Making a difference

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One sabbath he was going through the cornfields; and as they made their way his disciples began to pluck heads of grain. The Pharisees said to him, ‘Look, why are they doing what is not lawful on the sabbath?’ And he said to them, ‘Have you never read what David did when he and his companions were hungry and in need of food? He entered the house of God, when Abiathar was high priest, and ate the bread of the Presence, which it is not lawful for any but the priests to eat, and he gave some to his companions.’ Then he said to them, ‘The sabbath was made for humankind, and not humankind for the sabbath; so the Son of Man is lord even of the sabbath.’

Again he entered the synagogue, and a man was there who had a withered hand. They watched him to see whether he would cure him on the sabbath, so that they might accuse him. And he said to the man who had the withered hand, ‘Come forward.’ Then he said to them, ‘Is it lawful to do good or to do harm on the sabbath, to save life or to kill?’ But they were silent. He looked around at them with anger; he was grieved at their hardness of heart and said to the man, ‘Stretch out your hand.’ He stretched it out, and his hand was restored. The Pharisees went out and immediately conspired with the Herodians against him, how to destroy him. — Mark 2:23-3:6 NRSV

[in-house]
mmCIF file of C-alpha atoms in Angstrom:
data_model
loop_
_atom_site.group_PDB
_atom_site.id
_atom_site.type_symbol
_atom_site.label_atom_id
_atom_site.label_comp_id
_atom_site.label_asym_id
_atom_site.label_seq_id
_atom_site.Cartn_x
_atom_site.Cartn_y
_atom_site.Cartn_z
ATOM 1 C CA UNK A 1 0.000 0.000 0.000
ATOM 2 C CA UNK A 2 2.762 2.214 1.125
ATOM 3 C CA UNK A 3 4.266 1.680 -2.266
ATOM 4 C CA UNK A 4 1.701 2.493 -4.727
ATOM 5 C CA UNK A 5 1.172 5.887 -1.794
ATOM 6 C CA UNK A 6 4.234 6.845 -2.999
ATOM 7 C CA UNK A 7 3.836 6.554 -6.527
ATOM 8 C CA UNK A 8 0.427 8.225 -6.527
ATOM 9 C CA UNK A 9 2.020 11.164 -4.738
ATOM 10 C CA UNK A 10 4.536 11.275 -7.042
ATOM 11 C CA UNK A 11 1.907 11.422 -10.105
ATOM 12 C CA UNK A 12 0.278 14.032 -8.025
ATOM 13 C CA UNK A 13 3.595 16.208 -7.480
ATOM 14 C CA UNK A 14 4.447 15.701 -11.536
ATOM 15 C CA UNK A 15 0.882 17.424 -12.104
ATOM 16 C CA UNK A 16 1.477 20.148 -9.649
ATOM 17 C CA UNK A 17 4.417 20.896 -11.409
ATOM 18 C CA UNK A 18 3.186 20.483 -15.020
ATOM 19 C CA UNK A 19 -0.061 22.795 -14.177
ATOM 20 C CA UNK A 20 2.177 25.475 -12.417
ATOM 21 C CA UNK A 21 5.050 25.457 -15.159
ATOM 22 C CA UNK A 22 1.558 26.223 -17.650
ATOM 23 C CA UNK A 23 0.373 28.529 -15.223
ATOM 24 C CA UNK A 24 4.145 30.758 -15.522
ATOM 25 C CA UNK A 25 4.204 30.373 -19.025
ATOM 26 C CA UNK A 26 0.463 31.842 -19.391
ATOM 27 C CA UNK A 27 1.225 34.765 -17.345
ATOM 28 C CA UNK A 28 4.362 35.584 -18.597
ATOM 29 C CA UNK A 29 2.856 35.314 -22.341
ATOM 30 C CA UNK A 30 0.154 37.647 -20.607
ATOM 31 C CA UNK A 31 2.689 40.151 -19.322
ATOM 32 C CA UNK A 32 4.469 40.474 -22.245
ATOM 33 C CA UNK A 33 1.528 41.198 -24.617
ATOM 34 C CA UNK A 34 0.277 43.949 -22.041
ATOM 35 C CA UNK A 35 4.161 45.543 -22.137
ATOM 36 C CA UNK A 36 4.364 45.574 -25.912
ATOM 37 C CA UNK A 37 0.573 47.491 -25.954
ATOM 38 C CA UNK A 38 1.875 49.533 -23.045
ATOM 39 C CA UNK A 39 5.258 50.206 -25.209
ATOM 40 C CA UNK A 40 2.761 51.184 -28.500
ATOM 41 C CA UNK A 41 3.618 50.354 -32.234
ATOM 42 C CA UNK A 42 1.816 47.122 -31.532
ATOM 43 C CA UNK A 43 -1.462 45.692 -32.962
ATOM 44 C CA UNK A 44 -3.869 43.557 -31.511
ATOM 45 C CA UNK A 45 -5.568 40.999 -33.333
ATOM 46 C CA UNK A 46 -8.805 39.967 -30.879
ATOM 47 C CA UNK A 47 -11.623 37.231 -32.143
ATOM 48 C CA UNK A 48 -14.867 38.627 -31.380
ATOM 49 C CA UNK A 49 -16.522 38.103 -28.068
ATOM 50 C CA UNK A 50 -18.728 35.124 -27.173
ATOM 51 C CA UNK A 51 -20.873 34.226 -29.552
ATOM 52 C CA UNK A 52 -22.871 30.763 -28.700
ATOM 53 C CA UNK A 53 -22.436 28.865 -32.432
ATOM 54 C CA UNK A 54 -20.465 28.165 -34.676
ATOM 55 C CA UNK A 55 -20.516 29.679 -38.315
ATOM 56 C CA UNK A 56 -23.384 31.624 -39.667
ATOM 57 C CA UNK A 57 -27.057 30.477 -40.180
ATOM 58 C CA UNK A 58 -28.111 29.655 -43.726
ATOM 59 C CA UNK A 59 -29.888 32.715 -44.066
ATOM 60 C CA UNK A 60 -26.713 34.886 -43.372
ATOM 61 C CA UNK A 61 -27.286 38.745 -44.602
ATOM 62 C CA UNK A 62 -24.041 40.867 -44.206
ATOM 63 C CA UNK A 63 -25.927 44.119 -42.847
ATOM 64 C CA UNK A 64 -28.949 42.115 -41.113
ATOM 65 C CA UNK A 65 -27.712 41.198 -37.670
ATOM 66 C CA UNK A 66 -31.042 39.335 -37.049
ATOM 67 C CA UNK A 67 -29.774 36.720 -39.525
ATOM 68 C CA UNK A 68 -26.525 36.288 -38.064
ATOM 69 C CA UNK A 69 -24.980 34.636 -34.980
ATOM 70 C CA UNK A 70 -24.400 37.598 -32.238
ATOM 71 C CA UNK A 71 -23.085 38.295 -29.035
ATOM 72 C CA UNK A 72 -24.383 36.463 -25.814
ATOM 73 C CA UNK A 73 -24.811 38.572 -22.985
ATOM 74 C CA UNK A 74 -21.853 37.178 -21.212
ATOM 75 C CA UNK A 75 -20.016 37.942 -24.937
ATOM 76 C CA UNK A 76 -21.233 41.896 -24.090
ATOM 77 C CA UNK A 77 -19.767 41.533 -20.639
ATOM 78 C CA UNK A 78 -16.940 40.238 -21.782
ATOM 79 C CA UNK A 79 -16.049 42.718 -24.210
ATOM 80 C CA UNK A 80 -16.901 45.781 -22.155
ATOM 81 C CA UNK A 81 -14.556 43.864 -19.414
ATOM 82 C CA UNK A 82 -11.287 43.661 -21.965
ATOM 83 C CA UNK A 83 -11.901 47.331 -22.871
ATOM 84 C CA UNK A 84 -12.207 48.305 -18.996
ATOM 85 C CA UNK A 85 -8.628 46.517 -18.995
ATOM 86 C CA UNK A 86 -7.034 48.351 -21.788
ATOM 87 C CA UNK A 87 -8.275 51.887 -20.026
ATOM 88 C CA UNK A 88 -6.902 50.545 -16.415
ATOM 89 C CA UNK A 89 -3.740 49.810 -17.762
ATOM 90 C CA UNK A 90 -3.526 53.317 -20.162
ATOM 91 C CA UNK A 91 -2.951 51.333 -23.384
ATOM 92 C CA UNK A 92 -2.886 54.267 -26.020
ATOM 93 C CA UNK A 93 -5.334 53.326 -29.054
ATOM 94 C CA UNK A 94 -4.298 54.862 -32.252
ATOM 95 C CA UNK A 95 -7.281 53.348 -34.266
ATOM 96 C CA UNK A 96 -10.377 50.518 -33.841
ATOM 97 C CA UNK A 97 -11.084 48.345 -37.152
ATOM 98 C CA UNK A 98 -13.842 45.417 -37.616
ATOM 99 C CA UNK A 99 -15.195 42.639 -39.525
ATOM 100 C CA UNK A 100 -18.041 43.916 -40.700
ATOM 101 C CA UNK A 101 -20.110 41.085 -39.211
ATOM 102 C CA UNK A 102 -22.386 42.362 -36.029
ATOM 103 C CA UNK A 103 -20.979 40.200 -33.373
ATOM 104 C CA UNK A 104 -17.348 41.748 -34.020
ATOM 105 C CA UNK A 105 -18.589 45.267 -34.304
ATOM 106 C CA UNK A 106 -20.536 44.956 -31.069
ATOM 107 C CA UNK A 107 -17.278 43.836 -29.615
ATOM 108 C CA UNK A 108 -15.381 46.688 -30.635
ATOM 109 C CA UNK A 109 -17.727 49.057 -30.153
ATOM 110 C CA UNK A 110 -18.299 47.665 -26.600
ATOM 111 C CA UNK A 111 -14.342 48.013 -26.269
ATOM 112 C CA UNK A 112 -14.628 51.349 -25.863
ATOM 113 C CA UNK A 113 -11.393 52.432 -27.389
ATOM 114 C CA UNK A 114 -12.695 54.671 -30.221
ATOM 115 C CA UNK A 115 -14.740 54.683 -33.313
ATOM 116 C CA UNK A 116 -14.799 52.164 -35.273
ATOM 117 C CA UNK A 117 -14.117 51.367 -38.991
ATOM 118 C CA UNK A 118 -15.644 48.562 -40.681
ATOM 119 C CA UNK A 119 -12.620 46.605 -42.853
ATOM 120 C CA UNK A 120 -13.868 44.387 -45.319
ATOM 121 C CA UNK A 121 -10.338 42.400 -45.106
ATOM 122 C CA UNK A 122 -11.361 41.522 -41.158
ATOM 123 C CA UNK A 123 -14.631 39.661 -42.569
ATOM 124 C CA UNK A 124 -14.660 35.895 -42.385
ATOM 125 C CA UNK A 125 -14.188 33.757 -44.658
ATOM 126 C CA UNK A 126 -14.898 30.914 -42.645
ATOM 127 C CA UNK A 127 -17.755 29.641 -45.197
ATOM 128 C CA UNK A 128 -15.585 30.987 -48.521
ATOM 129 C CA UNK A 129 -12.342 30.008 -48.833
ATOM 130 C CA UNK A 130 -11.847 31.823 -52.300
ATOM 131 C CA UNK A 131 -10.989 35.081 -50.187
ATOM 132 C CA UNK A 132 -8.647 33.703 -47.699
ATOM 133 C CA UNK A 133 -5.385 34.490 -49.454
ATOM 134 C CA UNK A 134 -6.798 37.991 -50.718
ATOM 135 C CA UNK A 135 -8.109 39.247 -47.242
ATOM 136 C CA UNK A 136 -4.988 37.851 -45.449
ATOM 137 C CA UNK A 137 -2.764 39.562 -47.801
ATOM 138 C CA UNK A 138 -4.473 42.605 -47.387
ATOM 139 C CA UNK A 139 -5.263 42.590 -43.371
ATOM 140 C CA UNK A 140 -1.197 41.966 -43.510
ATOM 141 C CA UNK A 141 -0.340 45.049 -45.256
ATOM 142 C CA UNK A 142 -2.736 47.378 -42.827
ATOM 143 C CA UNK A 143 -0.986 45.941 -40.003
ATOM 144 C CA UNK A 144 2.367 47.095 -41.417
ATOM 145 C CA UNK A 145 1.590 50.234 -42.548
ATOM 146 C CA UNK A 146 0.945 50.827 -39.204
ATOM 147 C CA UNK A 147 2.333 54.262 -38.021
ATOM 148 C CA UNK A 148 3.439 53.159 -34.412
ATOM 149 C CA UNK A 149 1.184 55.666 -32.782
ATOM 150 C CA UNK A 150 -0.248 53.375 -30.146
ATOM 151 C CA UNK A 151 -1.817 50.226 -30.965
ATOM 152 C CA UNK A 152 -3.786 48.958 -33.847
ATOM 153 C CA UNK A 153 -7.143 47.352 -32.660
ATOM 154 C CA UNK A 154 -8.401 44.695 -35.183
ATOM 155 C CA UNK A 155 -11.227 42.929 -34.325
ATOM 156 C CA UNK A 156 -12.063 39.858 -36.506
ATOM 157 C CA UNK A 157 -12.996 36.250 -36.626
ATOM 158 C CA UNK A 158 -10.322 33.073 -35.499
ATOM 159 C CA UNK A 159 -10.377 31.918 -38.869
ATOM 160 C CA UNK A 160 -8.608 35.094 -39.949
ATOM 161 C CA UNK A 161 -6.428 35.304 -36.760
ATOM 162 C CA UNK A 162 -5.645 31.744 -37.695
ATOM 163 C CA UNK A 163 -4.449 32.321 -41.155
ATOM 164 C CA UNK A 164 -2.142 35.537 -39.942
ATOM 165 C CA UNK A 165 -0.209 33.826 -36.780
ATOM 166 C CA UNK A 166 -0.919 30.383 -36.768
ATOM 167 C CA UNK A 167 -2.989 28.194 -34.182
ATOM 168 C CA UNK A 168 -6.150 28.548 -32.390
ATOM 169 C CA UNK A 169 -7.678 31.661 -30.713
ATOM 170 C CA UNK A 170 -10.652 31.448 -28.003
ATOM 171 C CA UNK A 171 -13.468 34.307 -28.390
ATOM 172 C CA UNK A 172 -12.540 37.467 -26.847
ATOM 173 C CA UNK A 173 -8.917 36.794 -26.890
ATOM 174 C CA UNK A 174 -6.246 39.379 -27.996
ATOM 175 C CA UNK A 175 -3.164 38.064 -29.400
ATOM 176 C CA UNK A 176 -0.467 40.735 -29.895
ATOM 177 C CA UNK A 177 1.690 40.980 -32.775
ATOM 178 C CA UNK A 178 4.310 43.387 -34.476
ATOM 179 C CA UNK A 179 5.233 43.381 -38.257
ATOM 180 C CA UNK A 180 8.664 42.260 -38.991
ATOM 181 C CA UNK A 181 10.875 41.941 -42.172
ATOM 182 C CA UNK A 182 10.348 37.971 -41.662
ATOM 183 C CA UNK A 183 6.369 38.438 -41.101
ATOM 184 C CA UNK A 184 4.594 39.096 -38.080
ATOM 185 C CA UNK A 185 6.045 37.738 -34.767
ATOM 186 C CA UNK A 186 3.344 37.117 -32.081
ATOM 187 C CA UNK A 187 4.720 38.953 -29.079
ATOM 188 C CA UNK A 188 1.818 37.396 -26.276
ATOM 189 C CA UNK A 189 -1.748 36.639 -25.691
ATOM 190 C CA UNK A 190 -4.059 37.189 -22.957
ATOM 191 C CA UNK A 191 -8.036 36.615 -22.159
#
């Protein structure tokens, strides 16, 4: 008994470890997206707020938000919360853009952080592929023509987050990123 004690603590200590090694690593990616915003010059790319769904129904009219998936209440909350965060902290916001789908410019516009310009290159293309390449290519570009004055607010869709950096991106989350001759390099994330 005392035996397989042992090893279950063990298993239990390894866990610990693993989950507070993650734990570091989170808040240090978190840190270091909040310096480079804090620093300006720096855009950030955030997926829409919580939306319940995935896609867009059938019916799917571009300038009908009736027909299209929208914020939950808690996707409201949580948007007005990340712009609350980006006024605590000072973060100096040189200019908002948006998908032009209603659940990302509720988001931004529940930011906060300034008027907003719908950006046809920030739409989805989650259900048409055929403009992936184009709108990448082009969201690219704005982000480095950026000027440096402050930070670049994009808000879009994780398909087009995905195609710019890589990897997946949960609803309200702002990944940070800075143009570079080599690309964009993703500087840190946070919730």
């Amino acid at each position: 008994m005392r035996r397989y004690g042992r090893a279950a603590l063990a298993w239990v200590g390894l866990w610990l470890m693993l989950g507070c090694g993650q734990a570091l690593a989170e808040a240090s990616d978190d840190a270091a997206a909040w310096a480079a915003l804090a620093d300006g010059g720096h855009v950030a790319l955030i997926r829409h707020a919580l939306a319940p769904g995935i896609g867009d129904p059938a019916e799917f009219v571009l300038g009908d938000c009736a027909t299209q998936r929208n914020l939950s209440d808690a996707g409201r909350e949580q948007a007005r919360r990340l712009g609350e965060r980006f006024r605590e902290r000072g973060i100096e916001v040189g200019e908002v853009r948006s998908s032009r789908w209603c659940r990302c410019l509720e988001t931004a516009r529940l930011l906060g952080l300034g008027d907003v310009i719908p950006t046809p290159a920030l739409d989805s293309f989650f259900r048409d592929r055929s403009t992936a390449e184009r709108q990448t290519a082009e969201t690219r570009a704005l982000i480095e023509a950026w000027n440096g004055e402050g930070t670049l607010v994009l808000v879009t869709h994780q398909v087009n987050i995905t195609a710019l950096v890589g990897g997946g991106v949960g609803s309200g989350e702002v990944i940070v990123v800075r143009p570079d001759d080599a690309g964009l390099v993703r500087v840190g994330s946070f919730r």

Again he entered the synagogue, and a man was there who had a withered hand. They watched him to see whether he would cure him on the sabbath, so that they might accuse him. And he said to the man who had the withered hand, ‘Come forward.’ Then he said to them, ‘Is it lawful to do good or to do harm on the sabbath, to save life or to kill?’ But they were silent. He looked around at them with anger; he was grieved at their hardness of heart and said to the man, ‘Stretch out your hand.’ He stretched it out, and his hand was restored. The Pharisees went out and immediately conspired with the Herodians against him, how to destroy him. — Mark 2:23-3:6